The State Bar of California acknowledged Thursday that its investigators had mishandled years of complaints against disgraced legal titan and “Real Housewives of Beverly Hills” cast member Tom Girardi.
The stunning public admission comes after a Times investigation published in March described how Girardi had kept his law license pristine despite more than 100 lawsuits against him and his firm, many of them alleging misappropriation of funds. The article detailed how Girardi cultivated close relationships with bar employees by treating them to wine-soaked lunches at Morton’s, casino parties in Las Vegas and private plane rides.
The regulatory agency’s Board of Trustees said in a news release Thursday that an internal audit of the L.A. power broker’s file at the bar “revealed mistakes made in some investigations over the many decades of Mr. Girardi’s career going back some 40 years and spanning the tenure of many Chief Trial Counsels.”
The audit conducted recently by an outside consultant “identified significant issues” in the “investigation and evaluation of high-dollar, high volume trust accounts,” the bar said.
The announcement was highly unusual for the bar, which rarely comments on its investigations, and a testament to how thoroughly the downfall of the wealthy and politically connected Girardi has shaken the legal community and the agency tasked with policing it.
The 82-year-old attorney seemed an immutable force in the plaintiff’s bar in California and beyond for decades, winning huge judgments against drug companies and toxic polluters, including in the case immortalized in the film “Erin Brockovich.” He also enjoyed pop culture notoriety on “Real Housewives” alongside his wife, pop singer Erika Jayne.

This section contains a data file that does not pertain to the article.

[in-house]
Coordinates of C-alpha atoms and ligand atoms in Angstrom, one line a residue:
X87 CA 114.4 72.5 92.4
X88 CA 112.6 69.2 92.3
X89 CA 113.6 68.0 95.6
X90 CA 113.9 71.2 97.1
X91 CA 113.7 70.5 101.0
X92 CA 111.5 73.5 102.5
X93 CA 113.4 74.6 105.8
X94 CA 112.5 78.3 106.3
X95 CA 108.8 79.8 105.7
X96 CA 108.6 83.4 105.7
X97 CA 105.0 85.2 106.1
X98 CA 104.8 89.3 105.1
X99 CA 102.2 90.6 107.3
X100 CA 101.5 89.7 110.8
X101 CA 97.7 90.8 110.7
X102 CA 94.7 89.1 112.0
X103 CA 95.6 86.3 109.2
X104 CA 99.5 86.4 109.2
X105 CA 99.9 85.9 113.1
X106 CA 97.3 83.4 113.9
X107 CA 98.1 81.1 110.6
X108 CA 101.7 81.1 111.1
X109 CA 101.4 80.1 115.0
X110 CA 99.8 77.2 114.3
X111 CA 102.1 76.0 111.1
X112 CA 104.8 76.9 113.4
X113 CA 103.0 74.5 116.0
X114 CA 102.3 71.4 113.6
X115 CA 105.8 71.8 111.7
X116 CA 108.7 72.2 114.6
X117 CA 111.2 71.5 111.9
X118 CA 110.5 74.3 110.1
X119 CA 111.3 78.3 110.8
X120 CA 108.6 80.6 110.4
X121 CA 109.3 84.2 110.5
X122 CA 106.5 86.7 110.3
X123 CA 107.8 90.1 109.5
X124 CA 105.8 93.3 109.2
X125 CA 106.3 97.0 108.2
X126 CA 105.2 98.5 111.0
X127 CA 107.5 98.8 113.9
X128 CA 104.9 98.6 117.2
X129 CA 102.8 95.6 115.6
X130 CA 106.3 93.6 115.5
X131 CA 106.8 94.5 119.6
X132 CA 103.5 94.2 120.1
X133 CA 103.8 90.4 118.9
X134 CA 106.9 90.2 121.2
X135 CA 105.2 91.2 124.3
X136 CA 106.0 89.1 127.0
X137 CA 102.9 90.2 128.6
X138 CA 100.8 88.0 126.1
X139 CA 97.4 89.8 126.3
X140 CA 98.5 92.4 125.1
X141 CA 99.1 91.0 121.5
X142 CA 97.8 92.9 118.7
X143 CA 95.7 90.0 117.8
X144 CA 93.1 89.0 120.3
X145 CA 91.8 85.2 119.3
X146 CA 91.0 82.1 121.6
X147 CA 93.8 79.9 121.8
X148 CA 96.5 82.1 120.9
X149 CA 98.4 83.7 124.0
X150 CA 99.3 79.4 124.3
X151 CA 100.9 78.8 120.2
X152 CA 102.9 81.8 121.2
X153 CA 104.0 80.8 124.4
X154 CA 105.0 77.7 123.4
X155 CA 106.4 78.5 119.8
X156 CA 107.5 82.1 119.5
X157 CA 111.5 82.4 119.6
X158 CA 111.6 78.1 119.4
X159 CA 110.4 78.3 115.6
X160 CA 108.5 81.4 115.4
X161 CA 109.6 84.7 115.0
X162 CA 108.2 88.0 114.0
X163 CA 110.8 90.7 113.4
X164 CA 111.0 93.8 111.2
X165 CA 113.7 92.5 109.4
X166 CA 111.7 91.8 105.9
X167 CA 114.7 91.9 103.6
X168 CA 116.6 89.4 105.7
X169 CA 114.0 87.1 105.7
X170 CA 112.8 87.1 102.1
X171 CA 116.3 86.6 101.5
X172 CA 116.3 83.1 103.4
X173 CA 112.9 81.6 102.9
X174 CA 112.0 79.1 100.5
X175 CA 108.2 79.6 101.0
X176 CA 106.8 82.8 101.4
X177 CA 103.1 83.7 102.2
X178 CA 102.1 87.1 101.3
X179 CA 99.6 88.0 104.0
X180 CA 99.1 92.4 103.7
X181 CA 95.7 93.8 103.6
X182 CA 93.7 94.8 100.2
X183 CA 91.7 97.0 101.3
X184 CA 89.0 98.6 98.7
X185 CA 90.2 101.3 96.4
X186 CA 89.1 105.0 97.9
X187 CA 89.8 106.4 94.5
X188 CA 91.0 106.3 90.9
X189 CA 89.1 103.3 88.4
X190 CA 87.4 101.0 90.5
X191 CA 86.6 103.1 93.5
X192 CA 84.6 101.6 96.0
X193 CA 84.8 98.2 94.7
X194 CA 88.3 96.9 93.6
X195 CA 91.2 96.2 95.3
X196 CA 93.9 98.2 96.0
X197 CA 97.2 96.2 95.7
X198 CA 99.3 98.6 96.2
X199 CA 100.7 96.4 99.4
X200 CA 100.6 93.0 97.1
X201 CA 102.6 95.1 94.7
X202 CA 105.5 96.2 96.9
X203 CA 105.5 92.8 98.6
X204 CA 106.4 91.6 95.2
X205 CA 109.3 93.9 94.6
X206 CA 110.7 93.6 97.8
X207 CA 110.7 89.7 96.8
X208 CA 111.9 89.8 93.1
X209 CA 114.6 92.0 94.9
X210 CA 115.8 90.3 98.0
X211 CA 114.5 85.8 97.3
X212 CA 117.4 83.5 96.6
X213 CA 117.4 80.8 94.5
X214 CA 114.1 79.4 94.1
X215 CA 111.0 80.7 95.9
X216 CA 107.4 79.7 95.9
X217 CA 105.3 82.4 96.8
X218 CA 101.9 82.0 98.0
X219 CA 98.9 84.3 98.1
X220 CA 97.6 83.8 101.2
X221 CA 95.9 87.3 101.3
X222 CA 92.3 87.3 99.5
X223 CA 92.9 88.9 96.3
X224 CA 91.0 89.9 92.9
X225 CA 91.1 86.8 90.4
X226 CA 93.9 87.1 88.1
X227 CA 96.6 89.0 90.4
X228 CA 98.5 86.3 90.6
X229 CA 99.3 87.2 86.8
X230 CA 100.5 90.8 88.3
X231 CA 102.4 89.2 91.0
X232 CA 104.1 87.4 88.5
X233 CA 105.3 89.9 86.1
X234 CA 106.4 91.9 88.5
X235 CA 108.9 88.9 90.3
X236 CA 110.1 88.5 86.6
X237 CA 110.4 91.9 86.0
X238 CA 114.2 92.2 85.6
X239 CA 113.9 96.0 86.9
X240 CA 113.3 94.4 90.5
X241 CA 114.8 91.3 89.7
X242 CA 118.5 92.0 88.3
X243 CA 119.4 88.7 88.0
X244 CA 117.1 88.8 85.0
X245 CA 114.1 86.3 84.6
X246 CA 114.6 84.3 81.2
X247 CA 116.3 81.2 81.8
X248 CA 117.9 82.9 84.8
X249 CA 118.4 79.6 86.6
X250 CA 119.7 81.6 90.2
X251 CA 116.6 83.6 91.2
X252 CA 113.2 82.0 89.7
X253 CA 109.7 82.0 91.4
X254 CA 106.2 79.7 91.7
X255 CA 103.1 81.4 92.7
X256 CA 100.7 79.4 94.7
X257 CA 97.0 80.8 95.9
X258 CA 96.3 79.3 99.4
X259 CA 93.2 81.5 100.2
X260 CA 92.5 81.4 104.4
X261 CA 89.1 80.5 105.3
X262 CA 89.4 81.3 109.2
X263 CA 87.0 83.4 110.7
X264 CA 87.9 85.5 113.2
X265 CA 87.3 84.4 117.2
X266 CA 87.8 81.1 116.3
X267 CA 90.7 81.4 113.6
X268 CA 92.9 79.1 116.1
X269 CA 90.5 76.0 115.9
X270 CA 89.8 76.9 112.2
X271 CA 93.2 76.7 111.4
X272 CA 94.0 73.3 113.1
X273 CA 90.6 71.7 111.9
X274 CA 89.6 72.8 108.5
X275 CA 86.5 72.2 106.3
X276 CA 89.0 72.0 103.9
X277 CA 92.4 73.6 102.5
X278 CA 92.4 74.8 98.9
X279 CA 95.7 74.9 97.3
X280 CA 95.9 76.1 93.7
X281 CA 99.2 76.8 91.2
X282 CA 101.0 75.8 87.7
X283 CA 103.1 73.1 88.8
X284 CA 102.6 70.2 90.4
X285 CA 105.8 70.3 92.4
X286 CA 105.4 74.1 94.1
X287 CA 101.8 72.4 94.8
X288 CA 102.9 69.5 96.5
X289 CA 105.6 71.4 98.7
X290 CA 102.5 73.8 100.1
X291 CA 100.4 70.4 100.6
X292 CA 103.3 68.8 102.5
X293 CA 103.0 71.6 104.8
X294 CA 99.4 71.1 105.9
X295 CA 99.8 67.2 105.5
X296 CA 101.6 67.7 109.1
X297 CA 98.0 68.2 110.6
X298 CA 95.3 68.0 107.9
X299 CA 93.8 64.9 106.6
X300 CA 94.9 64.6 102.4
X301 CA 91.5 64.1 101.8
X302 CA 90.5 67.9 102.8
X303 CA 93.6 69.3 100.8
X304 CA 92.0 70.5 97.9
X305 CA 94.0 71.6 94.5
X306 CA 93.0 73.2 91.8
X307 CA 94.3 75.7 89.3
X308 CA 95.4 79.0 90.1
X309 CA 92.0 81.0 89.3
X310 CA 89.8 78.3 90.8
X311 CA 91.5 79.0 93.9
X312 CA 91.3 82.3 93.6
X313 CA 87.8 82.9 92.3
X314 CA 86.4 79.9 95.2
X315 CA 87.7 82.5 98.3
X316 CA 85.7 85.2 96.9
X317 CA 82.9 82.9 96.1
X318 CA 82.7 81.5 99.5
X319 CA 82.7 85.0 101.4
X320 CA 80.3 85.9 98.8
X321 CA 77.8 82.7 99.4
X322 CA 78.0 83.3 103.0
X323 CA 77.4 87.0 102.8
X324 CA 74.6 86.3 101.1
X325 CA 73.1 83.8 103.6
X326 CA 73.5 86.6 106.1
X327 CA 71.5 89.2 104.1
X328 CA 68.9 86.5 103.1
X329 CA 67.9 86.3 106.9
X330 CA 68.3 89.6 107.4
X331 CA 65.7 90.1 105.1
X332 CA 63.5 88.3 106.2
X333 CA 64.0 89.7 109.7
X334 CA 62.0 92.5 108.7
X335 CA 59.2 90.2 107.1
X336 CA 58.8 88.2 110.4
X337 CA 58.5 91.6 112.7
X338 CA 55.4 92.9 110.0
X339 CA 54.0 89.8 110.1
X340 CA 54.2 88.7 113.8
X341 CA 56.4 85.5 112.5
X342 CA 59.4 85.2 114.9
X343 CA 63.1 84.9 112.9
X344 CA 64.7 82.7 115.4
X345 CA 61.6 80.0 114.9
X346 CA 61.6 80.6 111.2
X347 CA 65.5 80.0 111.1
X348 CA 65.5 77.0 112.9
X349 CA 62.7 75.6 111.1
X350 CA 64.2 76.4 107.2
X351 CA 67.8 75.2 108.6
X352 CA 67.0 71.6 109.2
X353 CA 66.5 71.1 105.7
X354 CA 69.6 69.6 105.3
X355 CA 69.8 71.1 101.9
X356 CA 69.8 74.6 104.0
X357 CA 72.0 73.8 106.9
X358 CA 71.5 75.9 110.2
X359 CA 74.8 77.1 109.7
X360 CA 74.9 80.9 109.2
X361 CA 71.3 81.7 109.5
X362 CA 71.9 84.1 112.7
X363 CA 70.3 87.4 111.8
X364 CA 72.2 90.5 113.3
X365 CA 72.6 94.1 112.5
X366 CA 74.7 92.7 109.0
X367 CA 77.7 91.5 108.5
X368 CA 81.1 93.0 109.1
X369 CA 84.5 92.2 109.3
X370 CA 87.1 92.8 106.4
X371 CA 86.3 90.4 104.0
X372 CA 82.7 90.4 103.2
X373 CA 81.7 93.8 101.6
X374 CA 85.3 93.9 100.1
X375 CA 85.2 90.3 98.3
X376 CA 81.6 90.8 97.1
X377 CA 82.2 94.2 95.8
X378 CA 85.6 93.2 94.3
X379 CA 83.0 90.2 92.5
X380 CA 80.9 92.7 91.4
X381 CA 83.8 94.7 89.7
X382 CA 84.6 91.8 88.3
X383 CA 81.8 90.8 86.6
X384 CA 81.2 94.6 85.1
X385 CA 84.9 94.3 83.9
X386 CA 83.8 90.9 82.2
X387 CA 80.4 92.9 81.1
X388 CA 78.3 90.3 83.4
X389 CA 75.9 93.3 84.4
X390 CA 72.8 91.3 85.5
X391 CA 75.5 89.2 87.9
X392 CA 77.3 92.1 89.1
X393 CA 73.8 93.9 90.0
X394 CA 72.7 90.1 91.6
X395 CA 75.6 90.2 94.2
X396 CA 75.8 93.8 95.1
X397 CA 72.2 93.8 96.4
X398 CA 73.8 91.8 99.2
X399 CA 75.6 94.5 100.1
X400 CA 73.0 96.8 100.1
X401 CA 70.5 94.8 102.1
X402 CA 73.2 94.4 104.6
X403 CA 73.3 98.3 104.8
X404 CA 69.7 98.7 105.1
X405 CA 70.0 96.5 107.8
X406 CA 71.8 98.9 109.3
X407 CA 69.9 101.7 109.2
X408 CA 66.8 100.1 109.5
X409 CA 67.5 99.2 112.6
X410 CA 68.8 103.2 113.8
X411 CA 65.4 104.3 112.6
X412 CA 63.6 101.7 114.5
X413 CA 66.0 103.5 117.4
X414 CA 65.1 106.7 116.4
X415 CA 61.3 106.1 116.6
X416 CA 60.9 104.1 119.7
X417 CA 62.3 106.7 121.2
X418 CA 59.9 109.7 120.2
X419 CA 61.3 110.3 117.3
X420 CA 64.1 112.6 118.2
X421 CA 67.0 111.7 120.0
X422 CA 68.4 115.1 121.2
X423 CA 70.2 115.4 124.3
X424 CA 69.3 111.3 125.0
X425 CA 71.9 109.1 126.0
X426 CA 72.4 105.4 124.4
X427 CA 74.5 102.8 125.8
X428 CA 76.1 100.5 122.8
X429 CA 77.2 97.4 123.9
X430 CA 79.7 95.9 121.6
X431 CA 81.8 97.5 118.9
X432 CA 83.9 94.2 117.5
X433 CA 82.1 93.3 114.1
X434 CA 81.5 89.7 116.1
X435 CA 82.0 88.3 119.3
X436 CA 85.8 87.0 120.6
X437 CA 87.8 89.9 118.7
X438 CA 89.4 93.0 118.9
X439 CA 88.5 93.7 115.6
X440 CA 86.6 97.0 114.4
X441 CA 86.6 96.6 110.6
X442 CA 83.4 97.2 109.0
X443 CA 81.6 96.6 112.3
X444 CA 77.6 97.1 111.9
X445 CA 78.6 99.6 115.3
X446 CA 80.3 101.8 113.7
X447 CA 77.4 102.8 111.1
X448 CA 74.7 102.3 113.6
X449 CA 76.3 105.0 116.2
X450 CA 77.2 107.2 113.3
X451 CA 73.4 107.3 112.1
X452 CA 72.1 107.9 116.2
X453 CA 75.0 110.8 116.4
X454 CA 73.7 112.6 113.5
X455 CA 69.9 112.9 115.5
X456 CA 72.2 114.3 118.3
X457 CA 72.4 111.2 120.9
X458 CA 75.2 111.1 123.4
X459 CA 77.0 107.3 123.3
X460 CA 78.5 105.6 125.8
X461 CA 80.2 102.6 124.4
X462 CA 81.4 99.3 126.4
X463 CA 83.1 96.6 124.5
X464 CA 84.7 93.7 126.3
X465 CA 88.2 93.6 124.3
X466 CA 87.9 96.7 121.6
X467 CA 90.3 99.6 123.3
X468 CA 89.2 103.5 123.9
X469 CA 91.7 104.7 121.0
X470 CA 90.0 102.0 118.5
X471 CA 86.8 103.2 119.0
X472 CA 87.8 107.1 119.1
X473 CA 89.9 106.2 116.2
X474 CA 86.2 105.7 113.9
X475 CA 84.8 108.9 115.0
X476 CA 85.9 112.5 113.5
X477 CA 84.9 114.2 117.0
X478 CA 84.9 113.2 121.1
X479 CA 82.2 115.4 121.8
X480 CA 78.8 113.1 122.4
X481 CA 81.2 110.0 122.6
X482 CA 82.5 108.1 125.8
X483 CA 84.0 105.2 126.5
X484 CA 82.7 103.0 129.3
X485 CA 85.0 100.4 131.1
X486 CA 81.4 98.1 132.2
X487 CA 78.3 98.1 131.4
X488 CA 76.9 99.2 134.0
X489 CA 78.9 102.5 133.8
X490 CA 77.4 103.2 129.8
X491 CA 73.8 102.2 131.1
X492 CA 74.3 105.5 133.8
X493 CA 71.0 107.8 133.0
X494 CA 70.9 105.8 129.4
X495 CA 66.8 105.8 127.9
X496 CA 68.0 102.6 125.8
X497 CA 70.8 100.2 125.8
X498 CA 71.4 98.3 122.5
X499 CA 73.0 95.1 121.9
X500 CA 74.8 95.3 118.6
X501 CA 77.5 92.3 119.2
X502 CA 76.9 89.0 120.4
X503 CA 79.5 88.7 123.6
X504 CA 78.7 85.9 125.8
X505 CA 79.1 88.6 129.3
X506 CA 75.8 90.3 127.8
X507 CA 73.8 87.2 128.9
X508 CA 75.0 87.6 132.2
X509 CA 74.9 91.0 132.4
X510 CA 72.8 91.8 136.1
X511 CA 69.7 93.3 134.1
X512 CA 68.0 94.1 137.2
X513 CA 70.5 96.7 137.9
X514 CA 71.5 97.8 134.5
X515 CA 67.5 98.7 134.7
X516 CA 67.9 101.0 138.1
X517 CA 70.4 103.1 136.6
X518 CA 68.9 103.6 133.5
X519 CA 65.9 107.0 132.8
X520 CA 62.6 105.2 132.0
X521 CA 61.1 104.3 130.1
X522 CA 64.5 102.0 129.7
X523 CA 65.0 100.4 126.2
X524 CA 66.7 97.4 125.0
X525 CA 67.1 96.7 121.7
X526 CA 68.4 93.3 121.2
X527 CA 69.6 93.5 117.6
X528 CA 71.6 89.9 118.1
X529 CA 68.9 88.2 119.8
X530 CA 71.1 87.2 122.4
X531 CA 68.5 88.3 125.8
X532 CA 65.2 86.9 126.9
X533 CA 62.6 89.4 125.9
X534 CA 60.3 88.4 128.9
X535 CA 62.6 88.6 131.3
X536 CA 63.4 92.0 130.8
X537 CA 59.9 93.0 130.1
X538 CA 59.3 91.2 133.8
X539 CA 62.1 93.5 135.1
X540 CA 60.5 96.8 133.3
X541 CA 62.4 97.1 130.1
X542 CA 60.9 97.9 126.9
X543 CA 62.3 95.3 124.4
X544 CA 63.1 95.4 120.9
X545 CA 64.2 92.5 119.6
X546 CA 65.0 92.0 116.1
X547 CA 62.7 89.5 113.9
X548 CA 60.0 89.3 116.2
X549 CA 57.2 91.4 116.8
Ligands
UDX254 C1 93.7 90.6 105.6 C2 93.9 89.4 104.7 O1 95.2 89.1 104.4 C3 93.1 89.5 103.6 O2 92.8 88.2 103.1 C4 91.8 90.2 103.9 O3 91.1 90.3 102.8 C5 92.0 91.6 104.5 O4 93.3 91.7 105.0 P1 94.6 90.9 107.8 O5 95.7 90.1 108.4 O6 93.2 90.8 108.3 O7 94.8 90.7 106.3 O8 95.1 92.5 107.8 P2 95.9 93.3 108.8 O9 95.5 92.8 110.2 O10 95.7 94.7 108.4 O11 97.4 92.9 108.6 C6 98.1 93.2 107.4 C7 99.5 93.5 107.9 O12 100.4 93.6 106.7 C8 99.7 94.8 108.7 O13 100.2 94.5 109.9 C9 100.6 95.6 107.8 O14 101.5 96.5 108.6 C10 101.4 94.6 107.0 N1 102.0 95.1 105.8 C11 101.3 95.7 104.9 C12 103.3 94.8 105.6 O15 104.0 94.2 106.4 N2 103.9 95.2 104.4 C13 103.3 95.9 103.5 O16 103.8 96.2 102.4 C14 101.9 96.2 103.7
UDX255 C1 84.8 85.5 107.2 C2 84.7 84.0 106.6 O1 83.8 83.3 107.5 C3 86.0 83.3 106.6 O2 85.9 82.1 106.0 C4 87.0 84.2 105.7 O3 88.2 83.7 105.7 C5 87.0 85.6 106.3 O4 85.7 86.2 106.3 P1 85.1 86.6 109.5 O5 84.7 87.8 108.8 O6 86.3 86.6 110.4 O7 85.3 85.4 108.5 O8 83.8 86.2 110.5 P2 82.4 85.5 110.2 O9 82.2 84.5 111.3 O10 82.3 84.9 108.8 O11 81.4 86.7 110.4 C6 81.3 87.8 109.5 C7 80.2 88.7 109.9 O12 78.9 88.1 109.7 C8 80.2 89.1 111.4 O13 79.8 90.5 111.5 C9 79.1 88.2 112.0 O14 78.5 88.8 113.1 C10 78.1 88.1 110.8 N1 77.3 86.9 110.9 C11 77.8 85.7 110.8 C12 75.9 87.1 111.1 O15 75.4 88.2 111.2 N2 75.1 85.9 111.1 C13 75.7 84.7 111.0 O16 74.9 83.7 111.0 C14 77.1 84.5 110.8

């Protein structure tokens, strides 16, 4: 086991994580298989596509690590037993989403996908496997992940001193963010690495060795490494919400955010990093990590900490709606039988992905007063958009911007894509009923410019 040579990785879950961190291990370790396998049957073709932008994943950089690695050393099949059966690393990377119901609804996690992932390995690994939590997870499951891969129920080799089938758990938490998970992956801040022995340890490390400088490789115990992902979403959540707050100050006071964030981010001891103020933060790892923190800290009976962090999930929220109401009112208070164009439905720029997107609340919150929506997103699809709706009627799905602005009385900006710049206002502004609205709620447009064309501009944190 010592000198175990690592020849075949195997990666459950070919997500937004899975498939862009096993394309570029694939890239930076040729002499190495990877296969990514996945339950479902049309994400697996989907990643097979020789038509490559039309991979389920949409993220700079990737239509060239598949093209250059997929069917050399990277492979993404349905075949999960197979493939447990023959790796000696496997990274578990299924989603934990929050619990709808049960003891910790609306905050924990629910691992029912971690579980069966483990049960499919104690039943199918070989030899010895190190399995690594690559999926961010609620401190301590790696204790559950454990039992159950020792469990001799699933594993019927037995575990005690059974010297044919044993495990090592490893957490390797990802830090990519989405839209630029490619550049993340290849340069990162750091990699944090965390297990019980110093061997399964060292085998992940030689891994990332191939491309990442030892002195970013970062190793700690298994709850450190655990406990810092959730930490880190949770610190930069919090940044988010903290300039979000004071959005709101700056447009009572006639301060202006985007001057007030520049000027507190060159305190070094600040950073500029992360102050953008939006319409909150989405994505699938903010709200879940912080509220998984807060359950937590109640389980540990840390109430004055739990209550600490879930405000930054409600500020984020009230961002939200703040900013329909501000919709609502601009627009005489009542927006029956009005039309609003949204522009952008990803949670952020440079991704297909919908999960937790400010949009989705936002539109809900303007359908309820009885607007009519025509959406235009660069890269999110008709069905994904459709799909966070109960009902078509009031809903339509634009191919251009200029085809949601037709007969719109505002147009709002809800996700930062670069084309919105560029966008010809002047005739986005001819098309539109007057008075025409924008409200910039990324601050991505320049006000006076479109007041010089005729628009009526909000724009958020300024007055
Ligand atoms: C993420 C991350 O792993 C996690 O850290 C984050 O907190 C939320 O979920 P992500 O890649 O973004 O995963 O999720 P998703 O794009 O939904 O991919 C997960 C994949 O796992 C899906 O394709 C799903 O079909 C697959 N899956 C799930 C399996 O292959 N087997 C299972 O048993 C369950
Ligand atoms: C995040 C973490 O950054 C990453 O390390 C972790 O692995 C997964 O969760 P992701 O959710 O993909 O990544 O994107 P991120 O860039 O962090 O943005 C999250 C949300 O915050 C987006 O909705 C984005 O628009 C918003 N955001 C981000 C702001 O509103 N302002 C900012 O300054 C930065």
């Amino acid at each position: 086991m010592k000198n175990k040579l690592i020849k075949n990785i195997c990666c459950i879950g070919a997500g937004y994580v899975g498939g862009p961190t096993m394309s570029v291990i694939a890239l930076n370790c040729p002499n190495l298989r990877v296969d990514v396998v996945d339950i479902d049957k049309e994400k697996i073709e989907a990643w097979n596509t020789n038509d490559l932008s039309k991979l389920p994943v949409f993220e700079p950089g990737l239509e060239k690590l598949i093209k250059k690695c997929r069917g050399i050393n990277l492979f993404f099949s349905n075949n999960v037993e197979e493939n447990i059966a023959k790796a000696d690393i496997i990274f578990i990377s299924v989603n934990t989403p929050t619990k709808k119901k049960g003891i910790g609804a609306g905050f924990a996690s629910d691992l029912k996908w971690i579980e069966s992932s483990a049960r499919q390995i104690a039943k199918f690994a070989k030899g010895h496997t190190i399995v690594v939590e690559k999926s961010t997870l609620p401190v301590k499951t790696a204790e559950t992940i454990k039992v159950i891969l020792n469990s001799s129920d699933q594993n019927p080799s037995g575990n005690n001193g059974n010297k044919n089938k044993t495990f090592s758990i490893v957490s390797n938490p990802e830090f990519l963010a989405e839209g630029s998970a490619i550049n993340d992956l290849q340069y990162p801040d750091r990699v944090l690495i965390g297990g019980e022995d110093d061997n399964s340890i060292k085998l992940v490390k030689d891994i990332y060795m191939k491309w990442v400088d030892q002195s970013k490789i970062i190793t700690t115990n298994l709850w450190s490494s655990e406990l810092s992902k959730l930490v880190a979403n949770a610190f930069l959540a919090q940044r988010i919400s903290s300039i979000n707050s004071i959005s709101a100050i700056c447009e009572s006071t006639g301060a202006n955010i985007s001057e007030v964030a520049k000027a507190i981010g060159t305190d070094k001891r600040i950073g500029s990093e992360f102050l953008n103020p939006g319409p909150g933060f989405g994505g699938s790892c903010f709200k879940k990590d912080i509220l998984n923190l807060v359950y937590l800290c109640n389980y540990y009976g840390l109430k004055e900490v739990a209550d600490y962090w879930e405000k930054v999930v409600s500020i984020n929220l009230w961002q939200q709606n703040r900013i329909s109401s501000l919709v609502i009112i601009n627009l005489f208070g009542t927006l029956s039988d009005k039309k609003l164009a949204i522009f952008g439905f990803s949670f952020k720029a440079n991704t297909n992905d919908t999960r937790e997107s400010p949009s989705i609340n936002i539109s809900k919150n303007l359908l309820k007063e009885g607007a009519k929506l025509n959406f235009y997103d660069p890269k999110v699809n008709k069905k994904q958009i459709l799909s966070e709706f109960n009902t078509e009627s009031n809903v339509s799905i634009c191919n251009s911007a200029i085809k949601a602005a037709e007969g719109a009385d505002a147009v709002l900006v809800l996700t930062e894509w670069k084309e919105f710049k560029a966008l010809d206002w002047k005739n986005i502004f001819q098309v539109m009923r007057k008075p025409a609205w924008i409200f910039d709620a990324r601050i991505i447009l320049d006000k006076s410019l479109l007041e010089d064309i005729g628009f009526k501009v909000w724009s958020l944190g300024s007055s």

Friends and peers were shocked when his well-respected firm, Girardi Keese, collapsed suddenly last year. Then evidence began piling up that he had stolen millions in settlement money from vulnerable clients — including widows, orphans, a burn victim and his family — in what one colleague characterized to a judge as a long-running Ponzi scheme.
The state bar did not say whether the specific mistakes uncovered in the audit were related to his currying of favors with staff. Agency spokeswoman Teresa Ruano said Alyse Lazar, a Thousand Oaks attorney who was a supervising prosecutor for the bar in the 1990s, conducted the review, but Ruano said she could not disclose specific information about the number or nature of the complaints.
“The details of the audit are confidential,” Ruano said.
The trustees have asked that the bar “investigate new and innovative means of regulating and monitoring attorney-client trust accounts to prevent misappropriations from occurring in the first place,” according to the news release.
“We must use lessons learned to strengthen the state bar’s rules, policies and procedures to avoid replicating problems of the past,” said the board’s chair, San Francisco attorney Sean SeLegue.
The bar is currently trying to disbar Girardi. He was diagnosed with Alzheimer’s disease this year, and his brother, who acts as his legal guardian, has told the agency Girardi will not practice law again and does not plan to contest the proceedings.